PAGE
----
Innovation Expo highlights founder stories, alternative investment strategies

The sixteenth annual Innovation Expo drew a crowd of over 250 people to Sioux Falls’ Orpheum Theater on October 10.

Hosted by the Enterprise Institute, Startup Sioux Falls, and the Zeal Center for Entrepreneurship, the expo featured seven speakers, both local and national, as well as a student pitch competition. 

With the tagline, “Where suits and shirts connect,” the expo aimed to bring together entrepreneurs, business leaders, and investors to make valuable connections and inspire creative growth strategies. 

The lineup included Thomas Smale of FE International, Kodee Furst of Annie Capital, Peter Chamberlain of Walk Wise, Rob Walling of TinySeed, Eric Weisser of Weisser Distributing, Aneela Idnani of HabitAware, and a panel discussion moderated by Paulson, featuring Furst, Weisser, Idnani, and Ryan Weber of Great North Labs

The event kicked off with a welcome from Tim Weelborg, executive director of the Enterprise Institute, and the announcement of Startup Sioux Falls and Zeal’s upcoming merger, by Matt Paulson and Brienne Maner, founder of SSF and executive director of Zeal, respectively.

Speakers discuss founding stories and strategies

Following the announcement, Smale, founder of the successful mergers and acquisitions firm, FE International, shared insights on what buyers want, testing different strategies, making your business sustainable, creating consistent cash flow, and determining the right time to sell. 

He emphasized knowing what you want to achieve before you go into business for yourself. 

“If you don’t establish what you’re trying to achieve early on, it’s hard to change it later,” Smale said. 

Smale was followed by Furst, who offered a primer on her company, Annie Capital, and its specific investing preferences (early-stage, majority women-owned, North or South Dakota-based, and high growth potential). 

She discussed their revenue-based financing strategy and emphasized the importance of founder engagement. 

Chamberlain, whose company, Walk Wise, was previously funded by Falls Angel Fund and recently joined the Minneapolis TechStars accelerator program, shared the story of building his product and reframing the walker as a tool for independence. 

He encouraged the crowd to invest in problems worth solving. 

“Invest in things that are ugly. Expect failures, and expect pivots,” Chamberlain said. 

After Chamberlain’s talk, Weelborg welcomed students to the stage for the pitch competition.

The pitch competition is a contest open to all South Dakota-based higher education students. Five finalists or teams presented their pitches at the expo, and the audience texted in their votes to choose first, second, and third place.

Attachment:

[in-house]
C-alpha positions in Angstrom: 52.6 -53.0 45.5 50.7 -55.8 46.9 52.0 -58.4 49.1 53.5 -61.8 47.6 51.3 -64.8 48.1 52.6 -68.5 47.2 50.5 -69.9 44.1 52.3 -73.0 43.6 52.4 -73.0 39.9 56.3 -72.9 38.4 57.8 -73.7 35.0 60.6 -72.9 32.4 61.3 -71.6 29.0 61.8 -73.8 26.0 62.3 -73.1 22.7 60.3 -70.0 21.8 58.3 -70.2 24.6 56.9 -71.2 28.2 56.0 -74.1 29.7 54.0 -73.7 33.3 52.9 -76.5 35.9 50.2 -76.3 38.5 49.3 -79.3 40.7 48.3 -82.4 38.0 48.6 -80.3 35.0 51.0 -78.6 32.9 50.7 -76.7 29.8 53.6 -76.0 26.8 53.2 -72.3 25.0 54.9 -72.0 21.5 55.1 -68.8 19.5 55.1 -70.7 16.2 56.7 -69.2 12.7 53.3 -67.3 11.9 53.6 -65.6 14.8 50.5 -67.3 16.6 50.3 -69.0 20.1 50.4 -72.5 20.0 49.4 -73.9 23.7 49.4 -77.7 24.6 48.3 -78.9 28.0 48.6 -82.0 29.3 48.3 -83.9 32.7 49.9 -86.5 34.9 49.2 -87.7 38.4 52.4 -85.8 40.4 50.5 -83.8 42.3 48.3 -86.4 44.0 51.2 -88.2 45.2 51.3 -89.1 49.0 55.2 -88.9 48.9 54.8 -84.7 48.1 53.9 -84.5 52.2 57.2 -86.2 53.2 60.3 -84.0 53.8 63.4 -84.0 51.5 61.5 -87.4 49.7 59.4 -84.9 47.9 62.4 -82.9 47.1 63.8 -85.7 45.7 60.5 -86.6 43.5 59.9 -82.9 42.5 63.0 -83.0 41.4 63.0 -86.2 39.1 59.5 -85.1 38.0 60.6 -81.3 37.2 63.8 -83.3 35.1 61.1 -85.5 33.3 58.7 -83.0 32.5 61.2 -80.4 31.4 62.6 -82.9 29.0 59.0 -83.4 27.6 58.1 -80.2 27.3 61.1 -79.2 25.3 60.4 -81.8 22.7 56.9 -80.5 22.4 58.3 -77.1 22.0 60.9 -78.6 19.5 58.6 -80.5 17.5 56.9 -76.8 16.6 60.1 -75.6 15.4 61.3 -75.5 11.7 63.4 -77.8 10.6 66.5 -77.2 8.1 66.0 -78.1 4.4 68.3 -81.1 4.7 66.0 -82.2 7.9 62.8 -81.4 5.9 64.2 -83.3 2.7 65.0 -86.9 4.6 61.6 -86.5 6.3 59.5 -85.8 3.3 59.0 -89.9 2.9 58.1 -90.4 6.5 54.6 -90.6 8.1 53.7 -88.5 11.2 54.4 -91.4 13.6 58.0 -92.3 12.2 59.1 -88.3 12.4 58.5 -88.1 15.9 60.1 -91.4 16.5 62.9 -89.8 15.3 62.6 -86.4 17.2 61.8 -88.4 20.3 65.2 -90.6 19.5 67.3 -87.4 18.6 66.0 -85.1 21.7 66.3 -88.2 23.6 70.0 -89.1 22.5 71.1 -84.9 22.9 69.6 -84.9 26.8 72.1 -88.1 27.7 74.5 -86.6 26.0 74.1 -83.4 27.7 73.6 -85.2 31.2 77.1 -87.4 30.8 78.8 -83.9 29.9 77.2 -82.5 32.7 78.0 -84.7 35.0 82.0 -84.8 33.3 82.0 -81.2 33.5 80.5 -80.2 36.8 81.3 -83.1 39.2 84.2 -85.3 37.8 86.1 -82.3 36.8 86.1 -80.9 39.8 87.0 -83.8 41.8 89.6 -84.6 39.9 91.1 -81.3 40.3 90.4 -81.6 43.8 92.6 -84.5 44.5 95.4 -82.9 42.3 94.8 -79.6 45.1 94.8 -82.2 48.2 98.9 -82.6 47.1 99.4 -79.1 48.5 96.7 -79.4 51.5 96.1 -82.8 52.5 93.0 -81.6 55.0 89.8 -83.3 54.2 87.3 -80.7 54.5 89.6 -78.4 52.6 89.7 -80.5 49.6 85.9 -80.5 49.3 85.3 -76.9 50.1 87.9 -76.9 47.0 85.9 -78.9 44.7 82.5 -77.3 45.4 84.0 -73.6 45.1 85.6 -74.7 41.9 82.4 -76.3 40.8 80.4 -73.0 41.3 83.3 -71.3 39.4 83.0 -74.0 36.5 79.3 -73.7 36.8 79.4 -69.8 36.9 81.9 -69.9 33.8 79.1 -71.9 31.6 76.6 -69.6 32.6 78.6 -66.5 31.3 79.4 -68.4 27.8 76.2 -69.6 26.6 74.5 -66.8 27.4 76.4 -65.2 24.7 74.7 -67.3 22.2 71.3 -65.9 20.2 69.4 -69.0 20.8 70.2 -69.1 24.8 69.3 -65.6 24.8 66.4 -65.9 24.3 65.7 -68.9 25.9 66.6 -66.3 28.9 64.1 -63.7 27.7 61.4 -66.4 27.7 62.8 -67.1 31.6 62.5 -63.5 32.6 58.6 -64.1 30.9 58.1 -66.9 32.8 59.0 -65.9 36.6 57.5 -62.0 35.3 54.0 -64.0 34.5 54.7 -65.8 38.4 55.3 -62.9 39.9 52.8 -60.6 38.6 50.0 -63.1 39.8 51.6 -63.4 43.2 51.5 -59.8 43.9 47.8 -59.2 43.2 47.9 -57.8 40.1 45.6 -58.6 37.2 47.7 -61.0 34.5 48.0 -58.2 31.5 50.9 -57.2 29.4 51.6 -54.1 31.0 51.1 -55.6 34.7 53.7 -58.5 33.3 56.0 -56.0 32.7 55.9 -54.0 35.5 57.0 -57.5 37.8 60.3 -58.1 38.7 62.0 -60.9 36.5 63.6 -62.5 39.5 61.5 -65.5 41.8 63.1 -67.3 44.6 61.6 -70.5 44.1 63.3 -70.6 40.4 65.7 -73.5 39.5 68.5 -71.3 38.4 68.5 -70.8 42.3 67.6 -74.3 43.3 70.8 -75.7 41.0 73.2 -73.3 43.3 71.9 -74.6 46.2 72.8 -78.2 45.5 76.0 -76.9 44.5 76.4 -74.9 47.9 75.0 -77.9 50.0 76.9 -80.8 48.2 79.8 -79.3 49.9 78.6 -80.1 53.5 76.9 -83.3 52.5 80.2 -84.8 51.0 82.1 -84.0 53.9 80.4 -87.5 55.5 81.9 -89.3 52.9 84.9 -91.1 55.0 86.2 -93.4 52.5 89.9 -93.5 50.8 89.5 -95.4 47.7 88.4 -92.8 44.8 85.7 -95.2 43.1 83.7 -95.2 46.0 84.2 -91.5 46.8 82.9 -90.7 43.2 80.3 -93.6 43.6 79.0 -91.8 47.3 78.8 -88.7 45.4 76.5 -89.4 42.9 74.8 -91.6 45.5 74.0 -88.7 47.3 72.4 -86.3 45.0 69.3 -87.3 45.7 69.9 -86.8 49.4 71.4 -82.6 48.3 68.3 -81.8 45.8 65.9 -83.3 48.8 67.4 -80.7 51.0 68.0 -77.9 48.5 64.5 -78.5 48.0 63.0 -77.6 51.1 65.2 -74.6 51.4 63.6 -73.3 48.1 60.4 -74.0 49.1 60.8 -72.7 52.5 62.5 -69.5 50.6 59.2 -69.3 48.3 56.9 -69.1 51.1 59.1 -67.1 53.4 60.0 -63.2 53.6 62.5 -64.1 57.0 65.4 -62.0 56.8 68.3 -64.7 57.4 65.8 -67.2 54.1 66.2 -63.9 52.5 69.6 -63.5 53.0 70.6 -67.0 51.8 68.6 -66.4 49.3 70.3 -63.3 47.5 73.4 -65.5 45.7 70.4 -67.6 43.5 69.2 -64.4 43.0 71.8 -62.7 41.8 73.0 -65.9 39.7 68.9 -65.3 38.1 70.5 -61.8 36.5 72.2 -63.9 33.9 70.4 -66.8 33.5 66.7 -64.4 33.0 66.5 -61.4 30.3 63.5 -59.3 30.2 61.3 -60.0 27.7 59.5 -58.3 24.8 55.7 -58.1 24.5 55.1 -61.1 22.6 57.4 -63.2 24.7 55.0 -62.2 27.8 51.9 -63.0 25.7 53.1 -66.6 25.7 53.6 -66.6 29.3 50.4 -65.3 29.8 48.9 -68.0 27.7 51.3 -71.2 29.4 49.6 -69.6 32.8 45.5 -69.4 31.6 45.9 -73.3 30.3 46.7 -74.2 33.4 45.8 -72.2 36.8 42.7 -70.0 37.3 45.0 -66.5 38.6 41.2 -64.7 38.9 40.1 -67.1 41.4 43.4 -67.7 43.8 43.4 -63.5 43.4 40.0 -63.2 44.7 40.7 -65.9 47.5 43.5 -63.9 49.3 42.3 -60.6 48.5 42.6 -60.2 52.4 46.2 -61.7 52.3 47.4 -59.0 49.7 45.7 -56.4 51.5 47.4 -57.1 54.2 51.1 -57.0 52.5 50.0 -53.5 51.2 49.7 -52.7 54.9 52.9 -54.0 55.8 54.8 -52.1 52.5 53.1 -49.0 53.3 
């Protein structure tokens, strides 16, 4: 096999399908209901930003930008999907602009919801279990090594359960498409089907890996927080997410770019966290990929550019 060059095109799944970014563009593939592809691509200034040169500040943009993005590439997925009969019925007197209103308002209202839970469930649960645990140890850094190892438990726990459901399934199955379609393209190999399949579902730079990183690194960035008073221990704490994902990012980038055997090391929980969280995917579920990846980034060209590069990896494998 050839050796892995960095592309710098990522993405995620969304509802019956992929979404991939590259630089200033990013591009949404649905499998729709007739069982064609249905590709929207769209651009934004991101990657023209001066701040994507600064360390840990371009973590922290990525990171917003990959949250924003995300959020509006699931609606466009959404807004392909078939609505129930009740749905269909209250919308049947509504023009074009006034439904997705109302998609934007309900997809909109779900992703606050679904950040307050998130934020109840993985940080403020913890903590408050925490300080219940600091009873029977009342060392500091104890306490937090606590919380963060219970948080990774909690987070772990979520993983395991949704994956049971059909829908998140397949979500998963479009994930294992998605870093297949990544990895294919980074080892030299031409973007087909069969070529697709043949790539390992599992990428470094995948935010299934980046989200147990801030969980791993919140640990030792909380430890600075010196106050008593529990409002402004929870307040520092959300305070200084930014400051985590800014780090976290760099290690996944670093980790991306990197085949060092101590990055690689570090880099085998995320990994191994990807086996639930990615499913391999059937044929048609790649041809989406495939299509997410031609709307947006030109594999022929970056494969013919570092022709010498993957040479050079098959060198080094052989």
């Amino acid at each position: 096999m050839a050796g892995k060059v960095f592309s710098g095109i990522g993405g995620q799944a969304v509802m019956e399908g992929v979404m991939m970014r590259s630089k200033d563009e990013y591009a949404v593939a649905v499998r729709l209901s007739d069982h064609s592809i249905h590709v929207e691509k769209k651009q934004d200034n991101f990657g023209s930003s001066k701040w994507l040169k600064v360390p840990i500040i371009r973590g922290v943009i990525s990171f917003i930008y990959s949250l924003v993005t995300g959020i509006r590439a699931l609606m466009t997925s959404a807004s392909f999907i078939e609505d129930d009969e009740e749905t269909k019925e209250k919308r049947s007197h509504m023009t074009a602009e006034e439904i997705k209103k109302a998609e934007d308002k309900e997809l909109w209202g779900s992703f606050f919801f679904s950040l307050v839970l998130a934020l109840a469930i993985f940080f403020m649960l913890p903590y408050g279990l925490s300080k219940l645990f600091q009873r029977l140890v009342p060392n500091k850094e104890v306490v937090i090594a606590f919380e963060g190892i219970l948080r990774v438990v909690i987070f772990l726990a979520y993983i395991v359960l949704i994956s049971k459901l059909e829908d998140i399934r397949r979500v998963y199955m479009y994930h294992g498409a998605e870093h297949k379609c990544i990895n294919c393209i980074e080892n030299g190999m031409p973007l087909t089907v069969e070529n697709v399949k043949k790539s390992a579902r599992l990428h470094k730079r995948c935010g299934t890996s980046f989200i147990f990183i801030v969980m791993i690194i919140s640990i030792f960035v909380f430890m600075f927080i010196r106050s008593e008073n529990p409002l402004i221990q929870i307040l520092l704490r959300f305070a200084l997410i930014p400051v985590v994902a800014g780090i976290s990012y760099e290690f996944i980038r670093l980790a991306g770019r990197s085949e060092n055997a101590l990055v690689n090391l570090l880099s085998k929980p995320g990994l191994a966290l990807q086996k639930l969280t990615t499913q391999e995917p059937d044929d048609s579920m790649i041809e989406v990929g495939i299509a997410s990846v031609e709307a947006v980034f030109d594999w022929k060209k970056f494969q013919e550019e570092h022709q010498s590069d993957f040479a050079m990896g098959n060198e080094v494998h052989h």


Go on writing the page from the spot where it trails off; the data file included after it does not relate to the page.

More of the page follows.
Cortney Bickley and Abby Wollschlager received first place and $350.00 for their idea, SafeRun, a device to alert the authorities or emergency contacts if an individual finds themselves in a dangerous situation while running. Alessandra Dominguez received second place and $250.00 for her idea, Duo, a washing machine and dryer combination. Riley Johnson received third place and $150.00 for his concept, shortstop.news, which would assemble news based on topic, rather than source. 

Following the pitch competition, Gene McGowan of McGowan Capital Group presented the 2019 Spirit of Enterprise award to Mark Luecke, CEO of Prairie Aquatech. 

“Luecke was selected for his contributions to technology transfer programs at state universities, his involvement with South Dakota Innovation Partners, and the success of his current startup company, Prairie Aquatech,” Paulson said.

After a coffee and networking break, Walling took the stage to highlight alternative funding, followed by Weisser, who discussed his journey of taking over his father’s business. The final speaker, Idnani, gave an overview of her company and the challenge of raising awareness for body focused repetitive disorders.

Walling discusses his company, TinySeed, and alternative investment strategies.

During the closing panel discussion, Furst, Weisser, Idnani, and Weber offered varying perspectives on approaching investors. Audience members were able to pose their own questions, and they received responses from both perspectives—Furst, Weisser, and Weber as investors, and Idnani as a founder with experience securing funding. 

The event closed with a happy hour where attendees had the opportunity to introduce themselves to speakers or network with local business leaders and investors. 

Follow the Innovation Expo on Facebook for updates on future events.

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